False Facial Recognition: The Relationship Between False Alarms and Frontal Lobe Functioning in Older Adults

Persistent Link:
http://hdl.handle.net/10150/193283
Title:
False Facial Recognition: The Relationship Between False Alarms and Frontal Lobe Functioning in Older Adults
Author:
Recknor, Emily Charlotte
Issue Date:
2007
Publisher:
The University of Arizona.
Rights:
Copyright © is held by the author. Digital access to this material is made possible by the University Libraries, University of Arizona. Further transmission, reproduction or presentation (such as public display or performance) of protected items is prohibited except with permission of the author.
Abstract:
Previous research has shown that older adults are more susceptible to false facial recognition than younger adults, possibly related to changes in the frontal cortices. We hypothesized that false recognition would be related to poorer performance on measures of memory monitoring, decision-making, and "frontal" functioning. Forty-one older adults, classified as high or low frontal based on standard neuropsychological measures, completed a face recognition memory task, a Feeling of Knowing (FOK) task, and the Iowa Gambling Task (IGT). There was a correlation between false alarm rates and response bias on the recognition memory test with bias on the FOK task. High false-alarmers had a liberal response bias and were overconfident in their memory predictions relative to low false-alarmers. Performance did not relate to standard neuropsychological tests, potentially due to their sensitivity to dorsolateral prefrontal functioning, while the FOK task and the IGT are related to ventromedial prefrontal functioning.
Type:
text; Electronic Thesis
Degree Name:
MA
Degree Level:
masters
Degree Program:
Psychology; Graduate College
Degree Grantor:
University of Arizona
Advisor:
Kaszniak, Alfred W.
Committee Chair:
Kaszniak, Alfred W.

Full metadata record

DC FieldValue Language
dc.language.isoENen_US
dc.titleFalse Facial Recognition: The Relationship Between False Alarms and Frontal Lobe Functioning in Older Adultsen_US
dc.creatorRecknor, Emily Charlotteen_US
dc.contributor.authorRecknor, Emily Charlotteen_US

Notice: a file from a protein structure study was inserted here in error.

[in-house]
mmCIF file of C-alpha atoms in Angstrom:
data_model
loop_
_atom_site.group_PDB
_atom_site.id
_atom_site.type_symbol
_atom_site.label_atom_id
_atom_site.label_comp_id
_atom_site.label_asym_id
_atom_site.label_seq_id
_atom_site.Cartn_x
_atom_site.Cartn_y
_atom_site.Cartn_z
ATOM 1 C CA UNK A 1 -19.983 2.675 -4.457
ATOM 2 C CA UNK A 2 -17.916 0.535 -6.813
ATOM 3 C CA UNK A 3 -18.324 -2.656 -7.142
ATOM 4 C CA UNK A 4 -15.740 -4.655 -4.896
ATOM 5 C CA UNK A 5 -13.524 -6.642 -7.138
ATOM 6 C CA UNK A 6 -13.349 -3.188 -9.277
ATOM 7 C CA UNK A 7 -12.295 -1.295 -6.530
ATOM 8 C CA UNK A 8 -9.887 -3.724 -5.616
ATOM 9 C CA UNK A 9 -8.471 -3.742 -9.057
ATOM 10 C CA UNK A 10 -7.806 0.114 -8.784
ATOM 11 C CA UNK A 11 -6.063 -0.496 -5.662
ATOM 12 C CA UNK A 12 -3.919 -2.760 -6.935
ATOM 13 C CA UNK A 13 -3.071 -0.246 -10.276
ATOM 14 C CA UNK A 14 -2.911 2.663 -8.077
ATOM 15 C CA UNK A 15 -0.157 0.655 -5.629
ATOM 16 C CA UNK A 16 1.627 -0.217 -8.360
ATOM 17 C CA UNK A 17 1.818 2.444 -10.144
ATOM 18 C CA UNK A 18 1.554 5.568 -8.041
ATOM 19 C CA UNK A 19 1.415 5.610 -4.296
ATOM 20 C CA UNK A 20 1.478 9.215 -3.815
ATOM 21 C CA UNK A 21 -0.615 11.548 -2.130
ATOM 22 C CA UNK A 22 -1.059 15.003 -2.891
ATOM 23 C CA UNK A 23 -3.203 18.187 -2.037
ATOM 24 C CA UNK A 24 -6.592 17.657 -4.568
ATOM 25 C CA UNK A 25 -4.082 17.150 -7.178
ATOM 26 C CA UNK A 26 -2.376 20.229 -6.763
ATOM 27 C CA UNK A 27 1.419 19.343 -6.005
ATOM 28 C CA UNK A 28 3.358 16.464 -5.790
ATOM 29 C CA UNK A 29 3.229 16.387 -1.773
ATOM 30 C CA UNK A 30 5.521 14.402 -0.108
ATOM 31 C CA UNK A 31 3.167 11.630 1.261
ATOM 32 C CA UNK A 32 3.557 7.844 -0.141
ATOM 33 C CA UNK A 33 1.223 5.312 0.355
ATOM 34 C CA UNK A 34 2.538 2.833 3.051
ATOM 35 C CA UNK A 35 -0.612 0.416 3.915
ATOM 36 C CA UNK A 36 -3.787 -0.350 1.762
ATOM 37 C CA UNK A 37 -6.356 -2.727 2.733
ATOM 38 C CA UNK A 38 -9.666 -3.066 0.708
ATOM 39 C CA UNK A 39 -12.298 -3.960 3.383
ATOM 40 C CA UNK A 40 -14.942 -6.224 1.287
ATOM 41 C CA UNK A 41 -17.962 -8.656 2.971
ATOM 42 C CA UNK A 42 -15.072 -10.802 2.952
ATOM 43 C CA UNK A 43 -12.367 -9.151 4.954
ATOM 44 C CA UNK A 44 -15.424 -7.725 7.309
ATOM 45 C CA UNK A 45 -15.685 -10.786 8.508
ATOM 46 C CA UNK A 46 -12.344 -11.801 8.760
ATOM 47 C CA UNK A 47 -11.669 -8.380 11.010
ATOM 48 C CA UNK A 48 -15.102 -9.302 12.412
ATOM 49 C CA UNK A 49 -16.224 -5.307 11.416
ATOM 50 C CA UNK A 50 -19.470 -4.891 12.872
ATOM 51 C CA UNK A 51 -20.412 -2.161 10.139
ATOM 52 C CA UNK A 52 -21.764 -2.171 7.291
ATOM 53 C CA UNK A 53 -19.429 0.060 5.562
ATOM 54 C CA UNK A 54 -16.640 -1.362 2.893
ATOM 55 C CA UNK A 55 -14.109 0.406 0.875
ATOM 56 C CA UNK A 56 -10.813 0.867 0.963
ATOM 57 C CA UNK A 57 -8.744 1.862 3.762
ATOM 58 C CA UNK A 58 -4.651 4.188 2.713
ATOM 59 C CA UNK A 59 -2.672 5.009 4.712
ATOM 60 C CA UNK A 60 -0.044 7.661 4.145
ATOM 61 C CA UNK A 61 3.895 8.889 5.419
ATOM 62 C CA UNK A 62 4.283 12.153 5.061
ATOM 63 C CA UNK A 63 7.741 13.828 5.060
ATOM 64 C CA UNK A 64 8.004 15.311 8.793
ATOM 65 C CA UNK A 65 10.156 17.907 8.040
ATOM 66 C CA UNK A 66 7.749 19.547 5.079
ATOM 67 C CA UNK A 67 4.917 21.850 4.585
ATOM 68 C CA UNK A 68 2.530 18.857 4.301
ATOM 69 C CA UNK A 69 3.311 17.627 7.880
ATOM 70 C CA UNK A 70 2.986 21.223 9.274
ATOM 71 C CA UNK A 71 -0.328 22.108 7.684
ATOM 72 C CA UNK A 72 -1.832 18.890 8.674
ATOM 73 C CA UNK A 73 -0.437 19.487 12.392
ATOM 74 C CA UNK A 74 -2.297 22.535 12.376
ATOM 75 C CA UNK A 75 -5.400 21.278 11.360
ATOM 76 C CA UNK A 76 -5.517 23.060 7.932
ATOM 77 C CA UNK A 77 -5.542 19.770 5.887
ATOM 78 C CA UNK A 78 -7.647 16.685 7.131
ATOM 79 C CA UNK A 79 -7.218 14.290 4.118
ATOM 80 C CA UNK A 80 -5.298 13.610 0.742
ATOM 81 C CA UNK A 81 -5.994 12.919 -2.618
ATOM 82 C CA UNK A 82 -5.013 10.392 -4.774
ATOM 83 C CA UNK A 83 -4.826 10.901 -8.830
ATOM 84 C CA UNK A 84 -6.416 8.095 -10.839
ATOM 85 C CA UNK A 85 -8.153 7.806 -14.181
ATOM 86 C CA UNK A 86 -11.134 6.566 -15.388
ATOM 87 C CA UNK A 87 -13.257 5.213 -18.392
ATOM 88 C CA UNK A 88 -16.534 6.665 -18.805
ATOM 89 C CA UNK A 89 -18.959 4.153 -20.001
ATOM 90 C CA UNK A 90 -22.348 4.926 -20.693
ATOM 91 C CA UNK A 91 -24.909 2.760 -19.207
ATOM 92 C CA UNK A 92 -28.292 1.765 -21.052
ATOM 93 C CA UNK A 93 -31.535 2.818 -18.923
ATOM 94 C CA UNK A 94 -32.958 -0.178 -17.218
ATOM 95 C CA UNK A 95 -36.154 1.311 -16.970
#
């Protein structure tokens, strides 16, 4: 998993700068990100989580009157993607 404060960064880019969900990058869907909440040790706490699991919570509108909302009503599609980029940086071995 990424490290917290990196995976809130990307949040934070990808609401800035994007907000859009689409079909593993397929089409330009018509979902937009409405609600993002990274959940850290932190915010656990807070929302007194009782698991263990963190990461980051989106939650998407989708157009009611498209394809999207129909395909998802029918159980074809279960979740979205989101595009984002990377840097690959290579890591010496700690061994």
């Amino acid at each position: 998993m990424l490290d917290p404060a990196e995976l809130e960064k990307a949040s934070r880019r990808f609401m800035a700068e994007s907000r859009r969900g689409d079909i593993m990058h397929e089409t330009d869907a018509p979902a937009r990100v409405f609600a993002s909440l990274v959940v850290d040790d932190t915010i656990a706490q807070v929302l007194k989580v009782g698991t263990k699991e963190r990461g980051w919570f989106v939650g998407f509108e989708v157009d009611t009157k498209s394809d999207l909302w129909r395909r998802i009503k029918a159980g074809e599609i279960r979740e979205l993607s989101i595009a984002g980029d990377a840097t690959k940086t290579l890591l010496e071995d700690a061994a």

dc.date.issued2007en_US
dc.publisherThe University of Arizona.en_US
dc.rightsCopyright © is held by the author. Digital access to this material is made possible by the University Libraries, University of Arizona. Further transmission, reproduction or presentation (such as public display or performance) of protected items is prohibited except with permission of the author.en_US
dc.description.abstractPrevious research has shown that older adults are more susceptible to false facial recognition than younger adults, possibly related to changes in the frontal cortices. We hypothesized that false recognition would be related to poorer performance on measures of memory monitoring, decision-making, and "frontal" functioning. Forty-one older adults, classified as high or low frontal based on standard neuropsychological measures, completed a face recognition memory task, a Feeling of Knowing (FOK) task, and the Iowa Gambling Task (IGT). There was a correlation between false alarm rates and response bias on the recognition memory test with bias on the FOK task. High false-alarmers had a liberal response bias and were overconfident in their memory predictions relative to low false-alarmers. Performance did not relate to standard neuropsychological tests, potentially due to their sensitivity to dorsolateral prefrontal functioning, while the FOK task and the IGT are related to ventromedial prefrontal functioning.en_US
dc.typetexten_US
dc.typeElectronic Thesisen_US
thesis.degree.nameMAen_US
thesis.degree.levelmastersen_US
thesis.degree.disciplinePsychologyen_US
thesis.degree.disciplineGraduate Collegeen_US
thesis.degree.grantorUniversity of Arizonaen_US
dc.contributor.advisorKaszniak, Alfred W.en_US
dc.contributor.chairKaszniak, Alfred W.en_US
dc.identifier.proquest2520en_US
dc.identifier.oclc659748427en_US
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